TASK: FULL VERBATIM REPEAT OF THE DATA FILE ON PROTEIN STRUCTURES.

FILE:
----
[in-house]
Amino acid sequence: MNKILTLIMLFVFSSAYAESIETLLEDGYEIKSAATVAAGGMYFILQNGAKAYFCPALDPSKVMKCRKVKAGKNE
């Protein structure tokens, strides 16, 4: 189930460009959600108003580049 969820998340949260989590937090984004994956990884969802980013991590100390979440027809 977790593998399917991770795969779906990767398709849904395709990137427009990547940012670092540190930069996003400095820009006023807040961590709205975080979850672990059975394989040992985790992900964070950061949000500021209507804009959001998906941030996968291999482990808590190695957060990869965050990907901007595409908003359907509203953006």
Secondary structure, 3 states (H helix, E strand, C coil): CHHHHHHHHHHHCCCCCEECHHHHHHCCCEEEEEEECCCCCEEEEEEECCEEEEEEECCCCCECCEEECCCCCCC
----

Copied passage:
[in-house]
Amino acid sequence: MNKILTLIMLFVFSSAYAESIETLLEDGYEIKSAATVAAGGMYFILQNGAKAYFCPALDPSKVMKCRKVKAGKNE
């Protein structure tokens, strides 16, 4: 189930460009959600108003580049 969820998340949260989590937090984004994956990884969802980013991590100390979440027809 977790593998399917991770795969779906990767398709849904395709990137427009990547940012670092540190930069996003400095820009006023807040961590709205975080979850672990059975394989040992985790992900964070950061949000500021209507804009959001998906941030996968291999482990808590190695957060990869965050990907901007595409908003359907509203953006």
Secondary structure, 3 states (H helix, E strand, C coil): CHHHHHHHHHHHCCCCCEECHHHHHHCCCEEEEEEECCCCCEEEEEEECCEEEEEEECCCCCECCEEECCCCCCC